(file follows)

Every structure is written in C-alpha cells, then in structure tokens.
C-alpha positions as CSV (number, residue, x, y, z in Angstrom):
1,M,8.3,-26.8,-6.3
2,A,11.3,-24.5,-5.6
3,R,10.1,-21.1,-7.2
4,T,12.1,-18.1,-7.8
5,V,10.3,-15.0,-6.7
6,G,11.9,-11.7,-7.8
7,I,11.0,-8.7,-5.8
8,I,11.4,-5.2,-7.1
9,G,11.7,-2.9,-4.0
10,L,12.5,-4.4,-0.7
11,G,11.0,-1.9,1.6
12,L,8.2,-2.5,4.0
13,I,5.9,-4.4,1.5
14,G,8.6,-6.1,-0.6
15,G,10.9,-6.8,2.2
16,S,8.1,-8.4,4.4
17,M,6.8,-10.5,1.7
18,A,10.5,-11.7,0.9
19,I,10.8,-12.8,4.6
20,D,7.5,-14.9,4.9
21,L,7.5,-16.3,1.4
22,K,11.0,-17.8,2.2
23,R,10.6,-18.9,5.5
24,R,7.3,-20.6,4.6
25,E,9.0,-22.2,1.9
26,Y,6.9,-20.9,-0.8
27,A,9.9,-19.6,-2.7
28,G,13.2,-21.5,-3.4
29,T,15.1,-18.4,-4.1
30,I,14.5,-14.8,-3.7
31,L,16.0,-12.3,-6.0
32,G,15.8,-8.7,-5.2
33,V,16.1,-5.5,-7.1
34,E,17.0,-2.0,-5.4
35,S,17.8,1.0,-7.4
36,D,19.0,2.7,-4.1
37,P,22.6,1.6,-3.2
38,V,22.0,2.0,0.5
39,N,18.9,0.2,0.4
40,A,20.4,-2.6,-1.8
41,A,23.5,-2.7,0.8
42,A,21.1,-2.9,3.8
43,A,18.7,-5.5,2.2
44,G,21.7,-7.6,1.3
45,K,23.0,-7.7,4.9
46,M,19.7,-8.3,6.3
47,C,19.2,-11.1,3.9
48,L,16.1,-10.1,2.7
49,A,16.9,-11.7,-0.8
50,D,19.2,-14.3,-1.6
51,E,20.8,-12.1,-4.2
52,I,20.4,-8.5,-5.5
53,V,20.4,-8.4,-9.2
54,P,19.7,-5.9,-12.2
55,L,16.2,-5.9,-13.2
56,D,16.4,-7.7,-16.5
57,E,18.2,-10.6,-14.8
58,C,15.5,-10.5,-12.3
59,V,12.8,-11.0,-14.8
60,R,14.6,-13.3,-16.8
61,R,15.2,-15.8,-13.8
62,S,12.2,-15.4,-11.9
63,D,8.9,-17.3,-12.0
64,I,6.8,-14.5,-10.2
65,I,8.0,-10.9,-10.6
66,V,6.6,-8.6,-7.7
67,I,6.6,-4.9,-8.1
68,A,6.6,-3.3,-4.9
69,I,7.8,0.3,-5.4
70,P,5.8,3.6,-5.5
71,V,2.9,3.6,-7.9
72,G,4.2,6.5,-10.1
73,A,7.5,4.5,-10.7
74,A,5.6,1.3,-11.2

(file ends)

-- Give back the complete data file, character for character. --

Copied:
Every structure is written in C-alpha cells, then in structure tokens.
C-alpha positions as CSV (number, residue, x, y, z in Angstrom):
1,M,8.3,-26.8,-6.3
2,A,11.3,-24.5,-5.6
3,R,10.1,-21.1,-7.2
4,T,12.1,-18.1,-7.8
5,V,10.3,-15.0,-6.7
6,G,11.9,-11.7,-7.8
7,I,11.0,-8.7,-5.8
8,I,11.4,-5.2,-7.1
9,G,11.7,-2.9,-4.0
10,L,12.5,-4.4,-0.7
11,G,11.0,-1.9,1.6
12,L,8.2,-2.5,4.0
13,I,5.9,-4.4,1.5
14,G,8.6,-6.1,-0.6
15,G,10.9,-6.8,2.2
16,S,8.1,-8.4,4.4
17,M,6.8,-10.5,1.7
18,A,10.5,-11.7,0.9
19,I,10.8,-12.8,4.6
20,D,7.5,-14.9,4.9
21,L,7.5,-16.3,1.4
22,K,11.0,-17.8,2.2
23,R,10.6,-18.9,5.5
24,R,7.3,-20.6,4.6
25,E,9.0,-22.2,1.9
26,Y,6.9,-20.9,-0.8
27,A,9.9,-19.6,-2.7
28,G,13.2,-21.5,-3.4
29,T,15.1,-18.4,-4.1
30,I,14.5,-14.8,-3.7
31,L,16.0,-12.3,-6.0
32,G,15.8,-8.7,-5.2
33,V,16.1,-5.5,-7.1
34,E,17.0,-2.0,-5.4
35,S,17.8,1.0,-7.4
36,D,19.0,2.7,-4.1
37,P,22.6,1.6,-3.2
38,V,22.0,2.0,0.5
39,N,18.9,0.2,0.4
40,A,20.4,-2.6,-1.8
41,A,23.5,-2.7,0.8
42,A,21.1,-2.9,3.8
43,A,18.7,-5.5,2.2
44,G,21.7,-7.6,1.3
45,K,23.0,-7.7,4.9
46,M,19.7,-8.3,6.3
47,C,19.2,-11.1,3.9
48,L,16.1,-10.1,2.7
49,A,16.9,-11.7,-0.8
50,D,19.2,-14.3,-1.6
51,E,20.8,-12.1,-4.2
52,I,20.4,-8.5,-5.5
53,V,20.4,-8.4,-9.2
54,P,19.7,-5.9,-12.2
55,L,16.2,-5.9,-13.2
56,D,16.4,-7.7,-16.5
57,E,18.2,-10.6,-14.8
58,C,15.5,-10.5,-12.3
59,V,12.8,-11.0,-14.8
60,R,14.6,-13.3,-16.8
61,R,15.2,-15.8,-13.8
62,S,12.2,-15.4,-11.9
63,D,8.9,-17.3,-12.0
64,I,6.8,-14.5,-10.2
65,I,8.0,-10.9,-10.6
66,V,6.6,-8.6,-7.7
67,I,6.6,-4.9,-8.1
68,A,6.6,-3.3,-4.9
69,I,7.8,0.3,-5.4
70,P,5.8,3.6,-5.5
71,V,2.9,3.6,-7.9
72,G,4.2,6.5,-10.1
73,A,7.5,4.5,-10.7
74,A,5.6,1.3,-11.2